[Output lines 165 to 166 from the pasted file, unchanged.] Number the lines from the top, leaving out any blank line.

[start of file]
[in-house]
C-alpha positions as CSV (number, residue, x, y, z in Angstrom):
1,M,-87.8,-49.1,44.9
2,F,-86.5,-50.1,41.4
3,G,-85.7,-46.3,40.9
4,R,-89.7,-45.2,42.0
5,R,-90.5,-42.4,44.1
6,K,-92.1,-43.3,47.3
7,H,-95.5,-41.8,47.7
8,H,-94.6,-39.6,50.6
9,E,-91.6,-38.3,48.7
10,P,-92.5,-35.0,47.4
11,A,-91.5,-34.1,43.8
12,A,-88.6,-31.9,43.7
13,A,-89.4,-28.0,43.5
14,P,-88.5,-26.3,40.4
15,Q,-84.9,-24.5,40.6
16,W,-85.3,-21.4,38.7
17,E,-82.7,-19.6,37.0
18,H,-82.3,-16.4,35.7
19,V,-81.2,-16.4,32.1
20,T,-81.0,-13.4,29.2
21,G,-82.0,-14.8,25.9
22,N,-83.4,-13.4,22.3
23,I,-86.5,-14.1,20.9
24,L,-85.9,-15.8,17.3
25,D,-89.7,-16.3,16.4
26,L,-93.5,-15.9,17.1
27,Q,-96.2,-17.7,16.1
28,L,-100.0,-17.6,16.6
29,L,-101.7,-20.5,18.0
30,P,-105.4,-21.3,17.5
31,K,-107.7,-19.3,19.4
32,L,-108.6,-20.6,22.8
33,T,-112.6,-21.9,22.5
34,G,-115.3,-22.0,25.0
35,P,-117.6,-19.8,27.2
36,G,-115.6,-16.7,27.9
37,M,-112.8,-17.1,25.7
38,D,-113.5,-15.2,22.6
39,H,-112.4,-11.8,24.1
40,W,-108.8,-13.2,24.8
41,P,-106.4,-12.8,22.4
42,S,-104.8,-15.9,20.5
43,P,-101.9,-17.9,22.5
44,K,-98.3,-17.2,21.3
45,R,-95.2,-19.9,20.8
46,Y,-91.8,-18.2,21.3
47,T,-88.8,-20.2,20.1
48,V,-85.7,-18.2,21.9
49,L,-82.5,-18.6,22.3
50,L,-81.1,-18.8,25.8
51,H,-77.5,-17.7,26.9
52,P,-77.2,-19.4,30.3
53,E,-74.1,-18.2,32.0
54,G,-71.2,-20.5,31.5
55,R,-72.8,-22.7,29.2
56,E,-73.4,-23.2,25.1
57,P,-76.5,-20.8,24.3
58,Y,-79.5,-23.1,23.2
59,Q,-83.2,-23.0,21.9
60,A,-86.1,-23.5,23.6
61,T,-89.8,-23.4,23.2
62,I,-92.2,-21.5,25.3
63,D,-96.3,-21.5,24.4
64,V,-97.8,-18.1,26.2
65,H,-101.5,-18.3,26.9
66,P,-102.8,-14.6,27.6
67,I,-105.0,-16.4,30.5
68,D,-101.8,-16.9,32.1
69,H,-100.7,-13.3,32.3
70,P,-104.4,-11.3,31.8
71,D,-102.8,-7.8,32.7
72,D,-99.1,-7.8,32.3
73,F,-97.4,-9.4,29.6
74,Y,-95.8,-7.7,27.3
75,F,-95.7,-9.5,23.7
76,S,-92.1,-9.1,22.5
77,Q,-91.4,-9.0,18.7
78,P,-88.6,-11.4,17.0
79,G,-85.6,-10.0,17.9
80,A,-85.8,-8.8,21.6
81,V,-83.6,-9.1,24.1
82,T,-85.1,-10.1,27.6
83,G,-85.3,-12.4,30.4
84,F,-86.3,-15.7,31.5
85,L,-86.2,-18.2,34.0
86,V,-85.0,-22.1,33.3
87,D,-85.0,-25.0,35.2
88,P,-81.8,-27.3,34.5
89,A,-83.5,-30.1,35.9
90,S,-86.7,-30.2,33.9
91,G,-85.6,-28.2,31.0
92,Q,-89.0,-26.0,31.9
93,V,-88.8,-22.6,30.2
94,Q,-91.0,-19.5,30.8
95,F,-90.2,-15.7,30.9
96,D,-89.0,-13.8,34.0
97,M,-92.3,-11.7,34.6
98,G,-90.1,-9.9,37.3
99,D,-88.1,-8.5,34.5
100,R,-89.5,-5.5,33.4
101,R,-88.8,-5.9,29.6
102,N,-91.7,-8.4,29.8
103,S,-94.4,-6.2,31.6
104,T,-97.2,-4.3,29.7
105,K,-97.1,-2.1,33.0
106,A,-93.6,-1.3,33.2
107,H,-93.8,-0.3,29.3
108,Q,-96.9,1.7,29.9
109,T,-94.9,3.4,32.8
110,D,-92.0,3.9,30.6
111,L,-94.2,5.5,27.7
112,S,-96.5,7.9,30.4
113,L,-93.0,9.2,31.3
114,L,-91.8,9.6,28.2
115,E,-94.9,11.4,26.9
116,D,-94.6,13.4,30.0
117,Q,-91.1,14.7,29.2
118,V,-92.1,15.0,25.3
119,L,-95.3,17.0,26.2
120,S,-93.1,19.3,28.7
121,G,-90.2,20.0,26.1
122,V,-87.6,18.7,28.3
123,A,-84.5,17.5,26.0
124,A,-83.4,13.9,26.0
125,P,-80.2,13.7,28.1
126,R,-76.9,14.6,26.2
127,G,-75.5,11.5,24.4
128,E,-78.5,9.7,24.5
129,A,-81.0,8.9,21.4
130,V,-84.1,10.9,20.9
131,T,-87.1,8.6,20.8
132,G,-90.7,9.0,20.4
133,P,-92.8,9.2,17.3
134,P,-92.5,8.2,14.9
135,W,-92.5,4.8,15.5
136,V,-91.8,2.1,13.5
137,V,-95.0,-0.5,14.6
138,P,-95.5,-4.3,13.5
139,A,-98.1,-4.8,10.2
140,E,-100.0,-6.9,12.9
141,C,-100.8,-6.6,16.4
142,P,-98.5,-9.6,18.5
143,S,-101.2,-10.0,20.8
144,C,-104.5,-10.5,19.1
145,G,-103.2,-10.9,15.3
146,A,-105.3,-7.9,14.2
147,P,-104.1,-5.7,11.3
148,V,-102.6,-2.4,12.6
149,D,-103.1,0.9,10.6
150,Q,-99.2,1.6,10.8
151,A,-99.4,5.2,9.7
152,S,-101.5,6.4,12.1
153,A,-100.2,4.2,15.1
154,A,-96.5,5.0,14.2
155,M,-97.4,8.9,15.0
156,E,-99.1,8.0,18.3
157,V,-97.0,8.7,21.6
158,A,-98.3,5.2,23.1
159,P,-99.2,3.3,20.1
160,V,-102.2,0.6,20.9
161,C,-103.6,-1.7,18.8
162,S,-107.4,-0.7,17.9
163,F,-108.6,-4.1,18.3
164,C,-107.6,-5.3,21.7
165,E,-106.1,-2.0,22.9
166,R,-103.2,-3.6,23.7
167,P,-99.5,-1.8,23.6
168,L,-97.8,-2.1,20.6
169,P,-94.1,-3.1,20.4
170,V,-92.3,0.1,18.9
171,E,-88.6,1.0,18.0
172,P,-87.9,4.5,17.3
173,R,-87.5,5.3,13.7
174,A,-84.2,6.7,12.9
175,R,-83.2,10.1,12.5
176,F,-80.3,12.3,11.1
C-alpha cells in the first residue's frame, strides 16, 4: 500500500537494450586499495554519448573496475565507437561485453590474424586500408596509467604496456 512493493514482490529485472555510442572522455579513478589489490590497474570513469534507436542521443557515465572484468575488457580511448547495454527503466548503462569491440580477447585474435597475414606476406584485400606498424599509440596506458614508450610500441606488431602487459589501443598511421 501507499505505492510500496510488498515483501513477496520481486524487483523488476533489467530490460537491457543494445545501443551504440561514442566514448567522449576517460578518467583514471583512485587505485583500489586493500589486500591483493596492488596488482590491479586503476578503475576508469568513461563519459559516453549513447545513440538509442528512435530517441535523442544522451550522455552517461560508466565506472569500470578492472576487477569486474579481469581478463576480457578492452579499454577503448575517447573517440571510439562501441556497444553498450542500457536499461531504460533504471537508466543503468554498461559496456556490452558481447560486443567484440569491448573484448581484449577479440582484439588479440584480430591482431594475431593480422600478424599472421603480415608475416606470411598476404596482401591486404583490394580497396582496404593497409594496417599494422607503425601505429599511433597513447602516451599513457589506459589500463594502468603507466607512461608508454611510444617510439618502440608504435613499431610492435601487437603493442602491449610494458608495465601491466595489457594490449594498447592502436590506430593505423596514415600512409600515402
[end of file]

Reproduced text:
163,F,-108.6,-4.1,18.3
164,C,-107.6,-5.3,21.7